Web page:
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GODS, MYTHS & MORTALS

GREEK TREASURES ACROSS THE MILLENNIA

Gods, Myths & Mortals brings 8,000 years of Greek civilisation to Melbourne – with each time period celebrating the continuity and transformation which have shaped the Greek world. Carefully curated objects trace the development of tools and technologies to the expansion of trade; the role of myth as a means to understand the known world, to the shift towards monotheism; and the maintenance of identity during foreign rule and the emergence of the Greek state.

All treasures are from the renowned Benaki Museum in Athens as part of an ongoing collaboration and will be on permanent exhibition at the Hellenic Museum until 2024.

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ABOUT THE COLLECTION

The Gods, Myths & Mortals collection includes Neolithic pottery, Cycladic statues, Minoan figurines, Mycenaean jewellery, Hellenistic sculptures, Byzantine icons and manuscripts, Post Byzantine secular art and costumes, and Neo-Hellenic art and weaponry, including ornate swords and pistols belonging to Greek revolutionary heroes Kolokotronis and Mavromichalis. 

These objects showcase developments through history when dynasties reigned, kings conquered, and cities fell. By exploring the cultures and technologies of the past, visitors are provided with the opportunity to discover the changing face of the Greek world while making unexpected connections between times and cultures.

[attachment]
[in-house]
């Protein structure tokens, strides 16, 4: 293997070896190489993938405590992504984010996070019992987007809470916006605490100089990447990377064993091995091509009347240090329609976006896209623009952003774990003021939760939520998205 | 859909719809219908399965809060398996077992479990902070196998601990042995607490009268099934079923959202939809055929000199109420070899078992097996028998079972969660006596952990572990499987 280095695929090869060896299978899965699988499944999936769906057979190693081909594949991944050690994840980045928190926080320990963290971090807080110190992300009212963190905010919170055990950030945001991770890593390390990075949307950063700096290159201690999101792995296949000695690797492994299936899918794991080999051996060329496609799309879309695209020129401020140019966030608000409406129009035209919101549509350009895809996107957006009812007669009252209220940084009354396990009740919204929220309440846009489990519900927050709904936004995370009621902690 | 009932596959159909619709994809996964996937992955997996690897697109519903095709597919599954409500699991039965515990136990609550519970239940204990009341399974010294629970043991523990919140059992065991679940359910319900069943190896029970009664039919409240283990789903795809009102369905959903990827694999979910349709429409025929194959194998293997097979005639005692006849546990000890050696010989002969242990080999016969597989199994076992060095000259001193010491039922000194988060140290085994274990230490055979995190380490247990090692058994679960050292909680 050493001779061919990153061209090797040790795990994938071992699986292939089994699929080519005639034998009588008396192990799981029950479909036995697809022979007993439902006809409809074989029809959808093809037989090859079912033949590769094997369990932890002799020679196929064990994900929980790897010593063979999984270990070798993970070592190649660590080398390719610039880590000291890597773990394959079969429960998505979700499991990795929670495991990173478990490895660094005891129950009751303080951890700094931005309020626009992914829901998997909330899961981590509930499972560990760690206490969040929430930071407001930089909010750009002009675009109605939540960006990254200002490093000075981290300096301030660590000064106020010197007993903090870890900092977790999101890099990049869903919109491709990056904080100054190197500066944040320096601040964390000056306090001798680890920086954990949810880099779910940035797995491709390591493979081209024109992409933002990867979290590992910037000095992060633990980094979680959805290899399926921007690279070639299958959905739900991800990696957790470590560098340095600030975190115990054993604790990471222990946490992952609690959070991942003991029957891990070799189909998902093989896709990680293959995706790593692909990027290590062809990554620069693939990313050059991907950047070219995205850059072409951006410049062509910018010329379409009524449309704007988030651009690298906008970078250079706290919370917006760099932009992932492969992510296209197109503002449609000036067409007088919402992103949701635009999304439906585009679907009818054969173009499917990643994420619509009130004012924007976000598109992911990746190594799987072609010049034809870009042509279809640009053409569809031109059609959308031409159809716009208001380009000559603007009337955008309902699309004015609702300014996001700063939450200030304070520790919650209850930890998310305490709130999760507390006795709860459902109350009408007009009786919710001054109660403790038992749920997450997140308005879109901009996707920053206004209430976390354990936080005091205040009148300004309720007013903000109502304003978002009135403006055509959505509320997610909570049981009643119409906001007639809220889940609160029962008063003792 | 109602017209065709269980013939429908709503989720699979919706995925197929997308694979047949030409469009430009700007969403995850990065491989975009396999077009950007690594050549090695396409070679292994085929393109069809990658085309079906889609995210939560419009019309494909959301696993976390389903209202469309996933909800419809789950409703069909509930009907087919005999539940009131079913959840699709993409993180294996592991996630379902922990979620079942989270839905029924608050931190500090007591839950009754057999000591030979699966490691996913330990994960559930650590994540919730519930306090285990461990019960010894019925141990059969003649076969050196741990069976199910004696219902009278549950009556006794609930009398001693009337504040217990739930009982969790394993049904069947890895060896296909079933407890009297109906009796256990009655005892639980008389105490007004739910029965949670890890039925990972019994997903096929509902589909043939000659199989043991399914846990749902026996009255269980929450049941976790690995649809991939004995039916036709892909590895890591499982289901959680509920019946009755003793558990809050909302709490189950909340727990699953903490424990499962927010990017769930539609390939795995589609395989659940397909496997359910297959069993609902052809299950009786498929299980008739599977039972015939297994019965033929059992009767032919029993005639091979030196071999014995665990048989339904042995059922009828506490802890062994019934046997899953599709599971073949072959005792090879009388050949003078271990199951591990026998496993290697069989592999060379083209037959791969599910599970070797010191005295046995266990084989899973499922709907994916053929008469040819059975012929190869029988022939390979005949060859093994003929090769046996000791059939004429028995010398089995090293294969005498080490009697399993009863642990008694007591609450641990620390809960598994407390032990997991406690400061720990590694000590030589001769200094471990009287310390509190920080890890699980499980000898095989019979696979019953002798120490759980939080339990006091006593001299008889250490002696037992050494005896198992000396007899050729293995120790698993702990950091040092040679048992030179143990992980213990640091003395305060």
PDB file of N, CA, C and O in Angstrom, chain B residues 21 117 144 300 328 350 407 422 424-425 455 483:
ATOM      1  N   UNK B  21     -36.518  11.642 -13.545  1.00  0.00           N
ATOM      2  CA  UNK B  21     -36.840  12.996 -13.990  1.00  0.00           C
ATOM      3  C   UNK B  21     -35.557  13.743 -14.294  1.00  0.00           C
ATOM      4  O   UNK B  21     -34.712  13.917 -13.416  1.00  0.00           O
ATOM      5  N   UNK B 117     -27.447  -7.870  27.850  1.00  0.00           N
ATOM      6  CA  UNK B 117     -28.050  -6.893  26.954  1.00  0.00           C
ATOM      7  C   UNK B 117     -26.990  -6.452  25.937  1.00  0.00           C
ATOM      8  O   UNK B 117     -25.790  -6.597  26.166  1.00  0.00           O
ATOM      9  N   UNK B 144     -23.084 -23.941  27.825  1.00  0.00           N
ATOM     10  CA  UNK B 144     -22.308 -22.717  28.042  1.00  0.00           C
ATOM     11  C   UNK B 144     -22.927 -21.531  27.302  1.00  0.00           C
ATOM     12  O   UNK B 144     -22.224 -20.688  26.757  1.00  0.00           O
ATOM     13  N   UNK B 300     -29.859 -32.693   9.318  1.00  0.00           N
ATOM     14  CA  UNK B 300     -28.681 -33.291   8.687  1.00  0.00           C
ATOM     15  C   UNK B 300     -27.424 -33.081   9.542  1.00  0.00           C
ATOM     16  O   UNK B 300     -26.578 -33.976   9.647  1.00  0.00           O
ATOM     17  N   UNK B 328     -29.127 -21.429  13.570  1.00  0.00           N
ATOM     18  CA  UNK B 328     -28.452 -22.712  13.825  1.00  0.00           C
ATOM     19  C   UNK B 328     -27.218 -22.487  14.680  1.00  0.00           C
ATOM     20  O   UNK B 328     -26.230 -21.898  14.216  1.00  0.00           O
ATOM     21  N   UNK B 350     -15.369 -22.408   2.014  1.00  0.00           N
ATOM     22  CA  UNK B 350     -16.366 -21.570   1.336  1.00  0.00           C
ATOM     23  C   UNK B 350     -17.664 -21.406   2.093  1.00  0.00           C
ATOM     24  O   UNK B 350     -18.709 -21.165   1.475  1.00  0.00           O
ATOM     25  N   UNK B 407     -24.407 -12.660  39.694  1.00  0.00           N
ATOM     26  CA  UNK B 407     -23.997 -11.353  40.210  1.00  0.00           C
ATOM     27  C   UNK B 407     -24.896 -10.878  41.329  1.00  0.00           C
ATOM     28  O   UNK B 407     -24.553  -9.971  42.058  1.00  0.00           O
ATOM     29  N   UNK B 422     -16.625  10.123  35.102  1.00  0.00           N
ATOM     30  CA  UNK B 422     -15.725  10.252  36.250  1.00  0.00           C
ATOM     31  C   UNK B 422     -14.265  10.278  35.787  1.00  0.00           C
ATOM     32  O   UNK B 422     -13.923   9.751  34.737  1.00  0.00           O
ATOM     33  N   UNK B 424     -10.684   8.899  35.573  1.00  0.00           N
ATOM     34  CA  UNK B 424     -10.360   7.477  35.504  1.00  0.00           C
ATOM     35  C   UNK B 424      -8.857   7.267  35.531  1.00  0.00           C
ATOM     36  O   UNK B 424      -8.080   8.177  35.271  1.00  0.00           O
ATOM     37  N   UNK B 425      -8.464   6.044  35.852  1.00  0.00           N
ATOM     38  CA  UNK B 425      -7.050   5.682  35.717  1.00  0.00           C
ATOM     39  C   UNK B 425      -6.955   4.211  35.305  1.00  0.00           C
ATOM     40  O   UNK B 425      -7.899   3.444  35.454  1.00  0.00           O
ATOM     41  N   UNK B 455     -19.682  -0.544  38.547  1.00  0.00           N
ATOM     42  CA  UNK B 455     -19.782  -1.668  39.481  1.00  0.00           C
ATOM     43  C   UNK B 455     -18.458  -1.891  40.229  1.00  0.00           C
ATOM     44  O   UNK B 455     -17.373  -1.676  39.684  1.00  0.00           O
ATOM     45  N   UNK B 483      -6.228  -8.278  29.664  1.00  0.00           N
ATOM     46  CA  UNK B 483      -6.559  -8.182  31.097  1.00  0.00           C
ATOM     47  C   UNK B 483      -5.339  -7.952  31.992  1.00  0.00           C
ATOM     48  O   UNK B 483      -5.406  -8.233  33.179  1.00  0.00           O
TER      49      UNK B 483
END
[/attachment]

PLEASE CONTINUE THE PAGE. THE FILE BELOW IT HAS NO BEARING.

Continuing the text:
ABOUT THE COLLABORATION

In 2013, the Hellenic Museum announced its partnership with the world-renowned Benaki Museum in Athens, Greece, intending to further establish a dialogue between contemporary Melbourne and ancient cultures, in exploration of Australia's diverse cultural identity and makeup. 

Gods, Myths & Mortals is the first long-term collection from the Benaki Museum to call the Hellenic Museum home. 

This collection, like others that have followed, including the Art of Adornment: Greek Jewellery of the 17th to 19th Centuries and Against the Ruins: Photographs by Nelly's allows visitors to experience the multiplicity of histories that inform the makeup of Greek society today.

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This installation was made possible with the generous support of the Victorian Government. It was the beginning of what is now a flourishing cultural partnership between the Hellenic Museum and the Benaki Museum, Athens.